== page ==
Queen stage all about survival for Team Novo Nordisk

Sports director Gennady Mikhaylov:

“The Queen Stage. The toughest of the race and for us it certainly played out that way. We lost contact on the first climb, made it back in and then we dropped again on the big HC category climb to Poklon.”

“From there it was about survival for us and making sure we stuck together and made it to the finish. We were part of a big group and we made it. Tomorrow is all about working for Andrea, giving him as much help as possible until the last moment and going for a result so we can end the season on a high.”

Filippo Ridolfo:

“I am really tired now. I felt good the first three stages and then yesterday I started to feel the season in my legs. Today I realized how much higher the level of this race is to what I’m used to and how happy I am to be racing here and holding my own.

“We all worked hard together today and when we regrouped after the main climb, we rode as a team to the finish. I think it’s been great to get this experience in my legs at this stage of my career and I’m looking forward to the finish in Zagreb tomorrow. We’ll give our all for Andrea tomorrow and try our best to position him at the front for the last sprint of the year.”

— Tim Lindley to www.teamnovonordisk.com

Success and survival on stage 7 for US champ – Rally Cycling

Some days in the bike race it’s just about getting through. After a crash on stage 6 that left him feeling pretty banged up, Joey Rosskopf had one of those stages today.

“I got a little better as the day went on, but my chest and ribs are sore from the crash yesterday so any hard efforts are pretty costly.”

Unable to make the sort of efforts that got him into the escape on stage 1, Rosskopf threw himself into assisting his teammates in other ways; coming back to the car to fetch bottles and food.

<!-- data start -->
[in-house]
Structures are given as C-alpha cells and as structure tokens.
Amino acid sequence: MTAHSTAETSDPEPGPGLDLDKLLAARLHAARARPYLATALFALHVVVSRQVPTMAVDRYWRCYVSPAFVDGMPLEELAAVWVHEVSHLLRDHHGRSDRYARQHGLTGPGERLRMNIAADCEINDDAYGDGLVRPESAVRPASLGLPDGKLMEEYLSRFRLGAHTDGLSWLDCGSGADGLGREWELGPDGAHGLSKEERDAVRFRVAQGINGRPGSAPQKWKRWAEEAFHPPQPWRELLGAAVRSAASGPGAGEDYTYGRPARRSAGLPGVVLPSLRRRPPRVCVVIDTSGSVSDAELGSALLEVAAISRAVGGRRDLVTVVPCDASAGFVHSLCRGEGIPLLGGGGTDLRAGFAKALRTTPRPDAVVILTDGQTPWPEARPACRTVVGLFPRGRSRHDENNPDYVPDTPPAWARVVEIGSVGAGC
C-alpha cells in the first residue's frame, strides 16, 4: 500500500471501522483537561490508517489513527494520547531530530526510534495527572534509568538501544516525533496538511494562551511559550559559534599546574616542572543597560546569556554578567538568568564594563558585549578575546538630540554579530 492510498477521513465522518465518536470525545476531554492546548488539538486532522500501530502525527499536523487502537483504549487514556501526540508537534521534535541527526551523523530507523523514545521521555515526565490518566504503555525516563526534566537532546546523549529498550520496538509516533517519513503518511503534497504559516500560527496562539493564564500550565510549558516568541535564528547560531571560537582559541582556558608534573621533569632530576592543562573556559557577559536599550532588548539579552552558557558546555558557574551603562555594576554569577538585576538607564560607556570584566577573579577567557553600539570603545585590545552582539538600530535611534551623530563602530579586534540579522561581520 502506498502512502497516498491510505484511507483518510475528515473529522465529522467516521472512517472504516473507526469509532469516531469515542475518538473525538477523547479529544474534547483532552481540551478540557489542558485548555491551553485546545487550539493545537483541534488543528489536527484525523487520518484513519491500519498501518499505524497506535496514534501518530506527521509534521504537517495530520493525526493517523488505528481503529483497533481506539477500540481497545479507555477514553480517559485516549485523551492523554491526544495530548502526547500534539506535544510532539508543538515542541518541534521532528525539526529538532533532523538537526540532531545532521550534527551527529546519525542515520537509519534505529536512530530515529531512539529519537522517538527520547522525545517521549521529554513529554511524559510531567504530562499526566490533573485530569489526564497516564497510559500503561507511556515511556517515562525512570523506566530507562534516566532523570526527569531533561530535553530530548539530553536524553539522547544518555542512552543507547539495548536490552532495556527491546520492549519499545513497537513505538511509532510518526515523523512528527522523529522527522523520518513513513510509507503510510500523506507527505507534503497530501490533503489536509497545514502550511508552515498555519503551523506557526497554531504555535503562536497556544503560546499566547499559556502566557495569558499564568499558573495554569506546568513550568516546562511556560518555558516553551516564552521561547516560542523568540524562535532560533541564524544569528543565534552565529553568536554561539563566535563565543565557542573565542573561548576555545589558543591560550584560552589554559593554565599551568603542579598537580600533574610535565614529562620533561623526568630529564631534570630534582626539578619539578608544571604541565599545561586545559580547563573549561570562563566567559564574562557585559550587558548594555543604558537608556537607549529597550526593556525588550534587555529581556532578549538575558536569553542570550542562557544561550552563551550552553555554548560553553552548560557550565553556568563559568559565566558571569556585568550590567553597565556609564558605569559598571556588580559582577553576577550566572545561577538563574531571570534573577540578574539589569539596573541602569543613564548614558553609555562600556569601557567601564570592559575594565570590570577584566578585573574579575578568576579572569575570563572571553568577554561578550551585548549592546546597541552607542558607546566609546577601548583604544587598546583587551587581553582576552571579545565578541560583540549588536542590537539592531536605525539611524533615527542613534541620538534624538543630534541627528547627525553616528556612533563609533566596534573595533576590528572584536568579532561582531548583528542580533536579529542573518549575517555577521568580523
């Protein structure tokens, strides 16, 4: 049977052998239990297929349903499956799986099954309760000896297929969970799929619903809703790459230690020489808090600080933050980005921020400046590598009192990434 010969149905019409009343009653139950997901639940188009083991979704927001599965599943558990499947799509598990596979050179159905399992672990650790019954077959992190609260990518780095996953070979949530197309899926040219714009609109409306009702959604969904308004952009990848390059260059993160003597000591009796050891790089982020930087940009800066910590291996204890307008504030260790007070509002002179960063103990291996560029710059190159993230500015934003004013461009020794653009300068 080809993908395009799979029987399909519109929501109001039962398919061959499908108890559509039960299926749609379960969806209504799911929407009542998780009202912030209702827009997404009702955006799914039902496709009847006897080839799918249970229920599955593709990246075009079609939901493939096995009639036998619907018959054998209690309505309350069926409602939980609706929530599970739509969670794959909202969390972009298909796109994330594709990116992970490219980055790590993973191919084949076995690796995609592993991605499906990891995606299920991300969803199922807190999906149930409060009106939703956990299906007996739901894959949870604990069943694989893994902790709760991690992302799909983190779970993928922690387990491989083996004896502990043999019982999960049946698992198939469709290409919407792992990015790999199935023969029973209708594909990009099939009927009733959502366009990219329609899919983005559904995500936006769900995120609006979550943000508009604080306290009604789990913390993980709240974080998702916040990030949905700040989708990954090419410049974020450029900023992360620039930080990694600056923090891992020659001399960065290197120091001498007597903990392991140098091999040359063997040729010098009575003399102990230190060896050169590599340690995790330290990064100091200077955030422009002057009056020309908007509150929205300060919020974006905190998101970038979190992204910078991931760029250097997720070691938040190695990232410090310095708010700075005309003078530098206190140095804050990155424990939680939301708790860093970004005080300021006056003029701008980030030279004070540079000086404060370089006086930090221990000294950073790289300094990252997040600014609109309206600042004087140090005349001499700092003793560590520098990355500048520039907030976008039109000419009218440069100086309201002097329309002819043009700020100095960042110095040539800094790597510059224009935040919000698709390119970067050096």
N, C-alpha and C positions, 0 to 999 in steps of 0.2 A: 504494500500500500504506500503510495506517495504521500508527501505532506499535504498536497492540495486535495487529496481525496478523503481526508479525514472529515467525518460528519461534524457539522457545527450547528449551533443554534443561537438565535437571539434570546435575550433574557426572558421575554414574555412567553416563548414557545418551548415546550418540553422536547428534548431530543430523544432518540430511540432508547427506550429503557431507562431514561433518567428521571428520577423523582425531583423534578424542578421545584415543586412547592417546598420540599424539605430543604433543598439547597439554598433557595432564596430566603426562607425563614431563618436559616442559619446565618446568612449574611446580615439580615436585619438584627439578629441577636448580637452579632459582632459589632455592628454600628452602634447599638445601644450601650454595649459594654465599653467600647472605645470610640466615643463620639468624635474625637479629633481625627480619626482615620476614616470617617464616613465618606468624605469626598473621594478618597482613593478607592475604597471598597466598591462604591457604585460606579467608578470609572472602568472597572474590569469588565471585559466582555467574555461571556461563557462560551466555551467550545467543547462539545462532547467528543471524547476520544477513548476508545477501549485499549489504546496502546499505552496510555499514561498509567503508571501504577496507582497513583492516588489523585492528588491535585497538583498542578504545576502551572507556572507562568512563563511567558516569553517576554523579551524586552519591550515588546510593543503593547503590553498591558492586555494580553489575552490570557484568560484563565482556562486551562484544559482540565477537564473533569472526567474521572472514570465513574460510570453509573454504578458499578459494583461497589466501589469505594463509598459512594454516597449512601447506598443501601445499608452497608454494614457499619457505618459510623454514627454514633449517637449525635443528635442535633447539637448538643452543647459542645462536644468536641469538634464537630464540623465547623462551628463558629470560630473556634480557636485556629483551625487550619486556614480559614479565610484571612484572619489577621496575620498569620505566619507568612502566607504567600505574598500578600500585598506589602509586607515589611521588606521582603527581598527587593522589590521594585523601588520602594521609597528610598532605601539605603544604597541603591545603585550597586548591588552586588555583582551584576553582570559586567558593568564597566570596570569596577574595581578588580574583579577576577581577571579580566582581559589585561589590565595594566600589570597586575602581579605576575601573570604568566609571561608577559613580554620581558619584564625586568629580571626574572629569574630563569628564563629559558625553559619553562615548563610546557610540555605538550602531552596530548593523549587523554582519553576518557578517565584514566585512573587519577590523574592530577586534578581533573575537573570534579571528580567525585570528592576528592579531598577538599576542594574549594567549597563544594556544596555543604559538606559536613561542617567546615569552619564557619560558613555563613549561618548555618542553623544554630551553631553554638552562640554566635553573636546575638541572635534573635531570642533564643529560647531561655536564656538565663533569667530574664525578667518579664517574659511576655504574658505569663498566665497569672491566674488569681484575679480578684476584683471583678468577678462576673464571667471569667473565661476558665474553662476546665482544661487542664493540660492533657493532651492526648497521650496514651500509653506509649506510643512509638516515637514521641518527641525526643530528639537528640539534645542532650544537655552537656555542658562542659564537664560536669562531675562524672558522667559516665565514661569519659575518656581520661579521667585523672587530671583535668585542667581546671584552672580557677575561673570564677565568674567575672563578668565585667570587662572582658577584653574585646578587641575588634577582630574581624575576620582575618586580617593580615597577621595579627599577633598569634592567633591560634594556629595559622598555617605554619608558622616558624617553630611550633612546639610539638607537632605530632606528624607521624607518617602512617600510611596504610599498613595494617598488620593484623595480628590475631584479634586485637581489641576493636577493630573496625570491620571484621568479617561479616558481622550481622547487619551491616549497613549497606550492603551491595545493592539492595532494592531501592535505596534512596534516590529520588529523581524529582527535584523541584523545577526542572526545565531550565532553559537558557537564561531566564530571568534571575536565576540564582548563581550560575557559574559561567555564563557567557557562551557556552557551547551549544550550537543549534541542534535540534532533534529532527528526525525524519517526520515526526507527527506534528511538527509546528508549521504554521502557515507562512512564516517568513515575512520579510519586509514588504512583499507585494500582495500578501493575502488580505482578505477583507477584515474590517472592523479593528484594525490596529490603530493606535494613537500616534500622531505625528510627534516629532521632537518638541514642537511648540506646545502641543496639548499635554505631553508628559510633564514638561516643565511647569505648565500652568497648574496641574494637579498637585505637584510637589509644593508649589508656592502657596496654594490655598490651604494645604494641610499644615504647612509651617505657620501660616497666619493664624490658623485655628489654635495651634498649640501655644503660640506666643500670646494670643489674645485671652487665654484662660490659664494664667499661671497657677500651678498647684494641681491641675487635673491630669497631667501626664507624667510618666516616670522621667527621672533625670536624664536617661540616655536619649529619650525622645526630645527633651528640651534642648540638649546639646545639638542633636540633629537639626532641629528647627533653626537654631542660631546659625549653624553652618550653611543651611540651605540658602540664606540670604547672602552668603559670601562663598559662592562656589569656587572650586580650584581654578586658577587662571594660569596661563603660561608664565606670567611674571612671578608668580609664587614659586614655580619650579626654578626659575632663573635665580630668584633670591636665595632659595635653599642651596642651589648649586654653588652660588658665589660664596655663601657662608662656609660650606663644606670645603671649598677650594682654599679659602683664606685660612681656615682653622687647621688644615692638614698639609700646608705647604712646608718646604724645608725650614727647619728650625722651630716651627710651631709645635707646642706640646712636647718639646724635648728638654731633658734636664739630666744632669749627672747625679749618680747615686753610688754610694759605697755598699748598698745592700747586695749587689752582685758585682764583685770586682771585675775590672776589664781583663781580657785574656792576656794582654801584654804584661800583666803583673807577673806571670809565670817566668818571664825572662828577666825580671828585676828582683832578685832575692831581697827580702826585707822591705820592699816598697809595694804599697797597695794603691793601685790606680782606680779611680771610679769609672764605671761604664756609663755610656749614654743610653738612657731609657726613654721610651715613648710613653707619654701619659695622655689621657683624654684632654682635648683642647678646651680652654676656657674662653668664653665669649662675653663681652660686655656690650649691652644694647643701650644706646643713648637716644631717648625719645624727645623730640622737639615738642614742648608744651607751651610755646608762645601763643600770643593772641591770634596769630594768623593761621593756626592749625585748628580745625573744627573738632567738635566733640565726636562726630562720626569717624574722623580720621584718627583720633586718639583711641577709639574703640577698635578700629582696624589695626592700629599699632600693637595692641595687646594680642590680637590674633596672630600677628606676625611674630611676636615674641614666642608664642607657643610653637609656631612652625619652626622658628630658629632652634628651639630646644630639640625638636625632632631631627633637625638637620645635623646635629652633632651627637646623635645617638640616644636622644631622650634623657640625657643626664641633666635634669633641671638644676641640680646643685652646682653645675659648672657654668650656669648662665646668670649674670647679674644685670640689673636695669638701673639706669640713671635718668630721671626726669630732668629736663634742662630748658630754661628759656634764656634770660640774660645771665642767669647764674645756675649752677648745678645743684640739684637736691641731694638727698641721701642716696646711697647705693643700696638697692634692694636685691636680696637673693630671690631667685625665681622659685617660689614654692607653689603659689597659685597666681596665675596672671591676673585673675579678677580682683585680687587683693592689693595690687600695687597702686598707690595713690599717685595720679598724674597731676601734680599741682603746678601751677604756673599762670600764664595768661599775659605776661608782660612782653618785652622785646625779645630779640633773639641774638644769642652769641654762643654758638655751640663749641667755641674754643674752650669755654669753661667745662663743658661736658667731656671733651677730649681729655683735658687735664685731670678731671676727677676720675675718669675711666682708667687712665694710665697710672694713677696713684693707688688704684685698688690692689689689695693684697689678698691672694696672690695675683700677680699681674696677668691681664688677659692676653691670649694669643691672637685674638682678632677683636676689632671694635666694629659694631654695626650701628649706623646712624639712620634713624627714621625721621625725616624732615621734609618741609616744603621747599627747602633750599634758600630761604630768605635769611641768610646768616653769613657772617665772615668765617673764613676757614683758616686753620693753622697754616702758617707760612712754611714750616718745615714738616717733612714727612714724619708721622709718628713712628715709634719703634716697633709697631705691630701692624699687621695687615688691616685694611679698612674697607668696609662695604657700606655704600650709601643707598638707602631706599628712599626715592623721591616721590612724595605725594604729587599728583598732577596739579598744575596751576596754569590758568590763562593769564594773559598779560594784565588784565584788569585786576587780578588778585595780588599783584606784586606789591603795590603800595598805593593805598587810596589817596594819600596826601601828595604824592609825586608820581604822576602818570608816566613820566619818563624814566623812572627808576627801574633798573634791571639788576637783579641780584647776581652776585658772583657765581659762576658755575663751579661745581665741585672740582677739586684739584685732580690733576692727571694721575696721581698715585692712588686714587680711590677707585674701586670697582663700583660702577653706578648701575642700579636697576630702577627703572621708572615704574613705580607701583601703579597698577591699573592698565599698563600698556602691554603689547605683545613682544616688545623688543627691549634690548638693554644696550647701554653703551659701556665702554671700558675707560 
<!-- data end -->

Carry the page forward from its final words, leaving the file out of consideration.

“It’s far from ideal because we wanted all hands on deck to try to make it into that breakaway – as we’ve done nearly every other stage. I was definitely not capable of helping with that first objective, so the least I could do was help fetch water and food.”

The team’s time in Britain has been successful on the bike and off, with a partnership with UnitedHealthcare Global which has seen the company’s staff and customers around the UK engaging with the Tour of Britain and supporting Rally Cycling through all seven stages.

The company challenged its customers and employees to ride a mile for every stage of the Tour of Britain, emphasizing the value of just a small amount of movement for our overall wellbeing. Not only that, members of the UnitedHealthcare Global family have been at the roadside cheering on the riders wherever they can.

It’s been great to have them come out and cheer us on during the race,” said Rosskopf. “They’re part of our team and it’s a nice lift when you can meet new fans and get people riding bikes.”

The team would like to thank all of UnitedHealthcare Global’s staff and customers who have shown their support throughout the Tour of Britain.

General classification after stage 7
1 Ethan Hayter (GBr) Ineos Grenadiers 27:34:32
2 Wout Van Aert (Bel) Jumbo-Visma 0:00:04
3 Julian Alaphilippe (Fra) Deceuninck-QuickStep 0:00:21
4 Mikkel Honoré (Den) Deceuninck-QuickStep 0:00:35
5 Michael Woods (Can) Israel Start-up Nation 0:00:54
6 Rohan Dennis (Aus) Ineos Grenadiers 0:01:08
7 Daniel Martin (Irl) Israel Start-up Nation 0:01:10
8 Kristian Sbaragli (Ita) Alpecin-Fenix 0:01:37
9 Mark Donovan (GBr) Team DSM 0:01:58
10 Carlos Rodriguez Cano (Spa) Ineos Grenadiers 0:02:01
17 Gavin Mannion (USA) Rally Cycling 0:02:52

Stage 8 of the Tour of Britain kicks off on Sunday at 5:30 am EDT, with television pictures on GCN+ from 8 am EDT. 

— Tom Owen to rallycycling.com